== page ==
Jeff Masters, a meteorologist and a co-founder of Weather Underground, an online news service, says the reason more temperature records are not overturned is because the process is too time-consuming. A case in point, he said, is that an effort to reanalyze every named Atlantic storm since 1851, which began two decades ago, has so far reached only the year 1965.
“There are hundreds of temperature records in the U.S. alone that would not survive a re-analysis,” Dr. Masters said. “The most famous of these is the world-record hottest temperature in history of 134 degrees Fahrenheit in 1913 in Death Valley.”
Two extreme weather experts, William T. Reid and Christopher C. Burt, have argued on the Weather Underground site that the 1913 reading was “not possible from a meteorological perspective,” in part because it was not consistent with other observations made in that part of Death Valley over the same week. They say the man who recorded the temperature, at Greenland Ranch in California, appears in retrospect to have “knowingly or inadvertently” exaggerated the reading, and that he may not have even been present at the time.
But Randall Cerveny, who leads the World Meteorological Organization’s efforts to research and verify global weather records, said in an email that the 1913 reading was still recognized as the “hottest temperature recorded for the United States and for the world.”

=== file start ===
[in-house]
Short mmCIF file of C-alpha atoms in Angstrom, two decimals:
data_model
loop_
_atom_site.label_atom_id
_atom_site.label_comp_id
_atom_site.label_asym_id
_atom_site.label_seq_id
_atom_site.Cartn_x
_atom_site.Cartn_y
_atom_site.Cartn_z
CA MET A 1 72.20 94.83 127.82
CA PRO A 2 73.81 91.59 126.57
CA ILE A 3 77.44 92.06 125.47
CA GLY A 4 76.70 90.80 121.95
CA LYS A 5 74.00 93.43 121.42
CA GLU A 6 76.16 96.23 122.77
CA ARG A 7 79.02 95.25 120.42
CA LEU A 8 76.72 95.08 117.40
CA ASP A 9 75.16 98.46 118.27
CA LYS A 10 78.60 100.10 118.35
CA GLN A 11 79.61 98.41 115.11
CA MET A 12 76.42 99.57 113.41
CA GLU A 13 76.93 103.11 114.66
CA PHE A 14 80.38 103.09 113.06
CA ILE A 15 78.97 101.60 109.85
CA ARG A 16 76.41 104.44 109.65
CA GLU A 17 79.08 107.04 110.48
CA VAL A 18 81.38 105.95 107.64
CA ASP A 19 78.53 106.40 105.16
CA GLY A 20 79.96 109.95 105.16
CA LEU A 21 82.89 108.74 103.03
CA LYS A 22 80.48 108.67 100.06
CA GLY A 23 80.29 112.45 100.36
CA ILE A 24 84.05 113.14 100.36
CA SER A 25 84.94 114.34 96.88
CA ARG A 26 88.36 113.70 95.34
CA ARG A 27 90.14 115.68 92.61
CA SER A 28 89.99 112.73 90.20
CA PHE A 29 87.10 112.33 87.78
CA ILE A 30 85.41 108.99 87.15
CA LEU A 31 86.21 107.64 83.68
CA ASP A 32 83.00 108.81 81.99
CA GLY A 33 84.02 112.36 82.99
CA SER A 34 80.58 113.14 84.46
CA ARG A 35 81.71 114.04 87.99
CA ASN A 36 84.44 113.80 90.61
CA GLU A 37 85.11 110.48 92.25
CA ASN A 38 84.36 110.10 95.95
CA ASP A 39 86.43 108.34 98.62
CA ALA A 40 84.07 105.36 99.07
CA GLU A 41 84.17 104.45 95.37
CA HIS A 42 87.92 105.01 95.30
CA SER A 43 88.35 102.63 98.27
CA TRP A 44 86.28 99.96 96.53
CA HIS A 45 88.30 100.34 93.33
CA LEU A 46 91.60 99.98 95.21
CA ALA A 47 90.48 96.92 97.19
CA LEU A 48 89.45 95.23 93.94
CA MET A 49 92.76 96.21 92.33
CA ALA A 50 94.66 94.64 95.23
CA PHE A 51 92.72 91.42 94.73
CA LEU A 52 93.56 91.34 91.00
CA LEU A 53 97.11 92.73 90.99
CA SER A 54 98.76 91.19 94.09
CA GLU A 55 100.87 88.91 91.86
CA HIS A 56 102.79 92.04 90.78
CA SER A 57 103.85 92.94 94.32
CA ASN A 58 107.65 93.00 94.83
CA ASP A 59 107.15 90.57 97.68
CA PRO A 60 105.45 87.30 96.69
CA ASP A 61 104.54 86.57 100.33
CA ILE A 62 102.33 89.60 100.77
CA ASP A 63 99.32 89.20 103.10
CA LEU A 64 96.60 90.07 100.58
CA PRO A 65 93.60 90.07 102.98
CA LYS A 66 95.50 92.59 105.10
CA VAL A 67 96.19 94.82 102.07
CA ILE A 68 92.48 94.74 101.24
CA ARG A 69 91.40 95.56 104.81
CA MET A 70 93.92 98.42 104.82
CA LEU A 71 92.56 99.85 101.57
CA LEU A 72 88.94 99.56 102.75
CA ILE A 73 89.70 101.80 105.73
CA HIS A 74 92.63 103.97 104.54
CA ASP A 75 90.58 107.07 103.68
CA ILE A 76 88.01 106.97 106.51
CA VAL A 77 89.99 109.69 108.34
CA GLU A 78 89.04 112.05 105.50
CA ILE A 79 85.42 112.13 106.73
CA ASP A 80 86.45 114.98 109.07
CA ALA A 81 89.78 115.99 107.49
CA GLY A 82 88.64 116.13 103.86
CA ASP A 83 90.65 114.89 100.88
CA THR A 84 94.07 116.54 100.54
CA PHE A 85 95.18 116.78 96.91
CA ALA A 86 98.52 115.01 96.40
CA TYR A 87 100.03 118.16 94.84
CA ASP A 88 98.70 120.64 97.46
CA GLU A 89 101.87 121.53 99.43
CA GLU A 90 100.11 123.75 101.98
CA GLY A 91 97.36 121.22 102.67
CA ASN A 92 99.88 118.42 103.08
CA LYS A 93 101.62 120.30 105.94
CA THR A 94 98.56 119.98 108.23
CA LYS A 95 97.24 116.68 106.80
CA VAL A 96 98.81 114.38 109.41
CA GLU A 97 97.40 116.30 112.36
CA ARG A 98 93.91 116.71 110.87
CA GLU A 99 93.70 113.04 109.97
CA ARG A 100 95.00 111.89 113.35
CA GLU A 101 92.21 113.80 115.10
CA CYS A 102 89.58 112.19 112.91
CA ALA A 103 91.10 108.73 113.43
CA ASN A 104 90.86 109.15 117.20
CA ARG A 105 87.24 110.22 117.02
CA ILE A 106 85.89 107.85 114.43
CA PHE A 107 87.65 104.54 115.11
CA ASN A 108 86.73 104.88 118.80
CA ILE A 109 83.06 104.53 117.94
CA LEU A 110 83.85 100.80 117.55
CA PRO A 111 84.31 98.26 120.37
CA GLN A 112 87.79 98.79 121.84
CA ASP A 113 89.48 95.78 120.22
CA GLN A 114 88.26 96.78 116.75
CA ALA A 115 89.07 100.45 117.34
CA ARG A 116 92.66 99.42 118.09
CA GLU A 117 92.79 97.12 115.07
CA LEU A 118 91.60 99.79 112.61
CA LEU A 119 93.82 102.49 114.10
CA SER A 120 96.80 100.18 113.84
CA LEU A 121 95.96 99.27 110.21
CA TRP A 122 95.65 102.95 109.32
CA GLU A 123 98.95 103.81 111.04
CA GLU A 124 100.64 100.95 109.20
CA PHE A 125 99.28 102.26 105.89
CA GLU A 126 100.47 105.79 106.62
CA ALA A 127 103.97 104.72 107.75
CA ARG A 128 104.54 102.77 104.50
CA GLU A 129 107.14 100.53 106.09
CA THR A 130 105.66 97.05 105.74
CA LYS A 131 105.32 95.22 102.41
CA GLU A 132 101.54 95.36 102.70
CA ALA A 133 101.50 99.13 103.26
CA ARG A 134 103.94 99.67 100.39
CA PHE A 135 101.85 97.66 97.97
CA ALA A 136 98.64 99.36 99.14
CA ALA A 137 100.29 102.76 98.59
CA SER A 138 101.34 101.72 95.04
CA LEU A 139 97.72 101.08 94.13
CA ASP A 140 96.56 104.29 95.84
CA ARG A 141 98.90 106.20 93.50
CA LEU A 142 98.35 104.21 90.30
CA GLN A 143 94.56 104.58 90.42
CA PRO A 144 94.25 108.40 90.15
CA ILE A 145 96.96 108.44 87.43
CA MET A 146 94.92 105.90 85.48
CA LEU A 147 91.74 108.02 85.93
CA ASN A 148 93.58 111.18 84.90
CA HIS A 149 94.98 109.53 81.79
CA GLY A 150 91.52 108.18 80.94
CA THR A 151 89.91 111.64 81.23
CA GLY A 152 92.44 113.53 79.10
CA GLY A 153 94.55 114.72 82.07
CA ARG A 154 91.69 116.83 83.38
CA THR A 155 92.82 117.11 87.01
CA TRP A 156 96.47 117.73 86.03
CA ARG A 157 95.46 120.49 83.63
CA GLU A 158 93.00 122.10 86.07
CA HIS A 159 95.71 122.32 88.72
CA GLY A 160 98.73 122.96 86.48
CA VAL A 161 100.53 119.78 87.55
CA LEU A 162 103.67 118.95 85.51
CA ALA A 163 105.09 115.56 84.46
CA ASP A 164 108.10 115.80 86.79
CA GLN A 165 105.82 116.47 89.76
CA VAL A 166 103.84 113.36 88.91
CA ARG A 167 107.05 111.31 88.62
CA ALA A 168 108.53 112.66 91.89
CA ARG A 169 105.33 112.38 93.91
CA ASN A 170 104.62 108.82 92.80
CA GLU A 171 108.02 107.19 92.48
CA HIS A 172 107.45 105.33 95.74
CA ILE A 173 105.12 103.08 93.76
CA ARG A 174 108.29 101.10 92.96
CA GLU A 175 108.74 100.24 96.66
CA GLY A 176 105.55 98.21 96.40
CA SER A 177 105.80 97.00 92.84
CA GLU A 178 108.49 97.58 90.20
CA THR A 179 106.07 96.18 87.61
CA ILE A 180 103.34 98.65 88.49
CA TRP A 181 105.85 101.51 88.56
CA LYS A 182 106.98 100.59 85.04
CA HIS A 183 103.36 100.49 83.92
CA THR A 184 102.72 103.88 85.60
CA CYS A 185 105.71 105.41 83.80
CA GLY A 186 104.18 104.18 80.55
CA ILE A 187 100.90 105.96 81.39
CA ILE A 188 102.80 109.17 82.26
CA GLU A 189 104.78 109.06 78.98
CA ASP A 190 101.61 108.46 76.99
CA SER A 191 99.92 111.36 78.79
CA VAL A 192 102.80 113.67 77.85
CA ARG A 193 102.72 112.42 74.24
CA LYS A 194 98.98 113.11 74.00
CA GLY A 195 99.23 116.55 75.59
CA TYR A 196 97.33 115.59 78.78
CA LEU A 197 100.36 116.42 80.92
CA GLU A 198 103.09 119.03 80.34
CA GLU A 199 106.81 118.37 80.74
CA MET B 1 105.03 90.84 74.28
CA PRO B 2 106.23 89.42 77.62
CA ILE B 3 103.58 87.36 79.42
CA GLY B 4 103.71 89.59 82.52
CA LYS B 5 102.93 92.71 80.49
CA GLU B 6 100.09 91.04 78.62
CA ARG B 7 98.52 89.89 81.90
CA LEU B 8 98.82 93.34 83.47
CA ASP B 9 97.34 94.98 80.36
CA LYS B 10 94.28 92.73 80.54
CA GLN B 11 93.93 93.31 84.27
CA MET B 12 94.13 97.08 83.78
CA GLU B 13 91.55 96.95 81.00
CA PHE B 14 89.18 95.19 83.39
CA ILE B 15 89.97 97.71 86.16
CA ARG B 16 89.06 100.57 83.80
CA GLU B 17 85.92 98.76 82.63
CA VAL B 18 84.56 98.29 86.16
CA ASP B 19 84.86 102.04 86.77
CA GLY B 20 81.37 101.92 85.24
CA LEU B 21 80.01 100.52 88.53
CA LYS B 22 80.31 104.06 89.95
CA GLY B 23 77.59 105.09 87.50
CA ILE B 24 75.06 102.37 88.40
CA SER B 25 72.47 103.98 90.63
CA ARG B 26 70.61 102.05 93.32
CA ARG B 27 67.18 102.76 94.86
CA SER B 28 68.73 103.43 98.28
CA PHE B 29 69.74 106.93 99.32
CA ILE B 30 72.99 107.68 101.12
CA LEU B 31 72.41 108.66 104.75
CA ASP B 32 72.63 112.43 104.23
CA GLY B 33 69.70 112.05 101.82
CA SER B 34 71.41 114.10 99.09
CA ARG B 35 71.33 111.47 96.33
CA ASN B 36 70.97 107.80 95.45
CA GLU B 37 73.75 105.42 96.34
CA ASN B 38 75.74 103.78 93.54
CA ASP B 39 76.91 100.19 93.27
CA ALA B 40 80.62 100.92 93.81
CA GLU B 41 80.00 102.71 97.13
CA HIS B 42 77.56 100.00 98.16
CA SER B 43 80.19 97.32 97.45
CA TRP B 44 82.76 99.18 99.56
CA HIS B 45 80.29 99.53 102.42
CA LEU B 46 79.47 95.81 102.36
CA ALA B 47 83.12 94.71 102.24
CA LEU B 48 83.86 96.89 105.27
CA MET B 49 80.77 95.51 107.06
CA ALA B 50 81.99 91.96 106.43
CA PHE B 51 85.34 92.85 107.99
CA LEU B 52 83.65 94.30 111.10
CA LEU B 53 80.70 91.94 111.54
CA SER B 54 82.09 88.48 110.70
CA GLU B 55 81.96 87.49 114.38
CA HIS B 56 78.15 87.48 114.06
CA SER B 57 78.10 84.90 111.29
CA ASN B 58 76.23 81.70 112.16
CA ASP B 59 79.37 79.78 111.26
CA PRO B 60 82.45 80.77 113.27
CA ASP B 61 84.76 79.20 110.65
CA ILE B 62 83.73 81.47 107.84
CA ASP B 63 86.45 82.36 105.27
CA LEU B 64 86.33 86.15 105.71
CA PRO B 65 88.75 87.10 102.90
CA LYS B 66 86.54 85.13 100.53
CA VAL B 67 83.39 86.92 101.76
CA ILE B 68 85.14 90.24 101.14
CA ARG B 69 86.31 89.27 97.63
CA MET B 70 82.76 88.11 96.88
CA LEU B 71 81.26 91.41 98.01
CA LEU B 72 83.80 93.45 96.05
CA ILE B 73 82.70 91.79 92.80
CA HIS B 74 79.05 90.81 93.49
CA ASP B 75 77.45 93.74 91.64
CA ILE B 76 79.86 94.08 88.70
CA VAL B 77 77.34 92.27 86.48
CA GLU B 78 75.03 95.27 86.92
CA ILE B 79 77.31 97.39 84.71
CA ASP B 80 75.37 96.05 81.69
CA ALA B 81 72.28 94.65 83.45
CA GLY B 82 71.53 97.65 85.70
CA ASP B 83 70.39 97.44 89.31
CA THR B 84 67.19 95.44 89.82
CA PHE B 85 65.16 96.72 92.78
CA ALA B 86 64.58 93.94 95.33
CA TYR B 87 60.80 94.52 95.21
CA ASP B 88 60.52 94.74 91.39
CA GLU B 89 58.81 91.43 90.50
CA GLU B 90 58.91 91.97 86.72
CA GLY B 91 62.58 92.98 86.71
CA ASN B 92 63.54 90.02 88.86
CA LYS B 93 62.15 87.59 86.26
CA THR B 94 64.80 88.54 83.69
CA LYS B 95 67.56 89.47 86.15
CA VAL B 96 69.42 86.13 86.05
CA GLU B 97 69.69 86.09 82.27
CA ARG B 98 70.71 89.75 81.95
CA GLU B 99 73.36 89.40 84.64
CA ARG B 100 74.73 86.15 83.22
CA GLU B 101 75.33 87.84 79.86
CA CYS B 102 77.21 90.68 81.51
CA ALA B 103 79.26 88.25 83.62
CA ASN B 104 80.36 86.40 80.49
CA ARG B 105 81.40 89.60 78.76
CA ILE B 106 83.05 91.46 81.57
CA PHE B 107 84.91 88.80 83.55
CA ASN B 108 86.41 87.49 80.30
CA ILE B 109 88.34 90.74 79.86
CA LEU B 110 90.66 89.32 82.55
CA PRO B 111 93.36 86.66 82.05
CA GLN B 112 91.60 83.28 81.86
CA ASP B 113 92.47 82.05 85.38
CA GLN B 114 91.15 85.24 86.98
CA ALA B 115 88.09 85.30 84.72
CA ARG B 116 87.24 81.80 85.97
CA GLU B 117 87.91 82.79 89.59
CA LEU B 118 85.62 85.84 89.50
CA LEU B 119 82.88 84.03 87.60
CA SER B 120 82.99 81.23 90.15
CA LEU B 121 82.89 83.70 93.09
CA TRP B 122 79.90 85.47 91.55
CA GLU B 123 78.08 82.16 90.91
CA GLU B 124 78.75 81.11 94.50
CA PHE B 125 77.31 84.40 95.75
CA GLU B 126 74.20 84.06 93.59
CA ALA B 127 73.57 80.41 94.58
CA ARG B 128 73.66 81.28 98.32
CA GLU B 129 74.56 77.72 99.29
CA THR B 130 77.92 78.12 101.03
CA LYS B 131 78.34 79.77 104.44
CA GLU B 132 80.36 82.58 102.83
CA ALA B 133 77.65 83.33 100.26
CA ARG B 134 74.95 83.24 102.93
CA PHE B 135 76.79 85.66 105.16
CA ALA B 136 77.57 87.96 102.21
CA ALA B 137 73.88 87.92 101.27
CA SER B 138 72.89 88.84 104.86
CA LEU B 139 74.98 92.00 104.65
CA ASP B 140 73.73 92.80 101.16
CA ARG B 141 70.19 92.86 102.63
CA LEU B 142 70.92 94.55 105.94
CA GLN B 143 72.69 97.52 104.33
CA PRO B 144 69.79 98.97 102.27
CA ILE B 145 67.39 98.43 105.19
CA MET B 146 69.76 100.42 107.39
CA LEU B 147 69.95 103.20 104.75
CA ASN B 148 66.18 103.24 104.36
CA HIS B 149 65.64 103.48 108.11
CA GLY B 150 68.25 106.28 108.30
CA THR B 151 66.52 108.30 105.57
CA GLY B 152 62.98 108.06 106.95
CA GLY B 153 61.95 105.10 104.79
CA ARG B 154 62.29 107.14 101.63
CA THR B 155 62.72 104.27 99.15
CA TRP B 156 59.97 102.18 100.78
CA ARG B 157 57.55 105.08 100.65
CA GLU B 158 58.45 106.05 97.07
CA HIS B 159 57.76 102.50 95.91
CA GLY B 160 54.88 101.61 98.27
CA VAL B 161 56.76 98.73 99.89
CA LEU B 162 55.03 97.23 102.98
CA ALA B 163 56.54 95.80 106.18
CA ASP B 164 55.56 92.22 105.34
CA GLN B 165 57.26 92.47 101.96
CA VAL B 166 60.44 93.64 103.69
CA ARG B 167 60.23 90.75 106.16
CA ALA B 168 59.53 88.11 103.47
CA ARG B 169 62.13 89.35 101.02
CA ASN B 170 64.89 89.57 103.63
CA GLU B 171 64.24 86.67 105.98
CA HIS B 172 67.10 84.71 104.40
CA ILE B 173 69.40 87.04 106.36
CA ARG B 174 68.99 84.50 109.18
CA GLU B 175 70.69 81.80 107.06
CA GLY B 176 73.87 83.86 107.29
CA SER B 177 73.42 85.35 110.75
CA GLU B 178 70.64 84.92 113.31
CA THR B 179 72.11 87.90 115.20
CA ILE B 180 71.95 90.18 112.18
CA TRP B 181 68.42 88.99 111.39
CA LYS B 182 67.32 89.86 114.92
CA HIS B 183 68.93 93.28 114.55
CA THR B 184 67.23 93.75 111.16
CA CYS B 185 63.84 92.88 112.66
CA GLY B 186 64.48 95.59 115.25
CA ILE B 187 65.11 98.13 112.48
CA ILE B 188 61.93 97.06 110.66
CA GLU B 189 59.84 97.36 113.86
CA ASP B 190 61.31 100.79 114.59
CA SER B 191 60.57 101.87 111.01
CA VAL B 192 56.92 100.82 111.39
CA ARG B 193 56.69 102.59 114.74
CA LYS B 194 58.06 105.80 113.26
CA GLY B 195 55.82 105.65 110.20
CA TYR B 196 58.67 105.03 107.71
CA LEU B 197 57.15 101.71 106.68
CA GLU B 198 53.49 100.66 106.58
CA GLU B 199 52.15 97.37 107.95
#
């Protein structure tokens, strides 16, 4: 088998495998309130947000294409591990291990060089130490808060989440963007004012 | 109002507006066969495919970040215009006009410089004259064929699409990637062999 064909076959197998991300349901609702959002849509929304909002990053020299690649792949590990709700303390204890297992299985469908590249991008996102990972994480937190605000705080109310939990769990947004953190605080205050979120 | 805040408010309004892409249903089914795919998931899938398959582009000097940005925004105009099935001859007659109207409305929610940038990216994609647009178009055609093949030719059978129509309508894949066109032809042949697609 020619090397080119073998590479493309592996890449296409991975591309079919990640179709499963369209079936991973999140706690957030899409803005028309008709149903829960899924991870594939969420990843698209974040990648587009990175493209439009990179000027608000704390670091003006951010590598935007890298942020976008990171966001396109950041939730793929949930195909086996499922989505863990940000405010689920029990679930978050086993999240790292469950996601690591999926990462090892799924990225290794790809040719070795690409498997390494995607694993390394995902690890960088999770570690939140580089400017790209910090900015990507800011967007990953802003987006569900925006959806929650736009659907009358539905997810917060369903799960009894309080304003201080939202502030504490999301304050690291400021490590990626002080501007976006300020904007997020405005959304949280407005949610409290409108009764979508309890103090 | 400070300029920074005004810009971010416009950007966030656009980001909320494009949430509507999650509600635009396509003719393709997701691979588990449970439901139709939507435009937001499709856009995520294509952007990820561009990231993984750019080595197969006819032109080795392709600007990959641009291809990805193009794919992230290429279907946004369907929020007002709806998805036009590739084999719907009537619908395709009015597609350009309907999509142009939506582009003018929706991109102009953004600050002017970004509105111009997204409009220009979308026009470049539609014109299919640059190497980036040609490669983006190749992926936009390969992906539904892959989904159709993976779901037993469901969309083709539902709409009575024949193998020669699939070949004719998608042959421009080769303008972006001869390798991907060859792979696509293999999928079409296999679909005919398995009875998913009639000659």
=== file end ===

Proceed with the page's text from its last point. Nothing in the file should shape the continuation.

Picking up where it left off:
Dr. Cerveny, who teaches geographical sciences at Arizona State University and worked with Mr. Burt to debunk the 1922 Libya record, described the research on the 1913 Death Valley record by Mr. Burt and Mr. Reid as “conjectural, not new evidence.” He added that the U.S. Climate Extremes Index, a NOAA project, has also opted not to investigate it.
“We do not dismiss records without substantial evidence proving their inaccuracy,” he said.
As for newer Death Valley records, Dr. Cerveny said the W.M.O. was still trying to verify a 129.9-degree reading from that area on Aug. 6, 2020.
If confirmed, it would be the third-highest temperature ever recorded on Earth and the second-highest in the United States. But Dr. Cerveny said the investigation is “taking a while” because his team has been testing the temperature sensor that made the reading.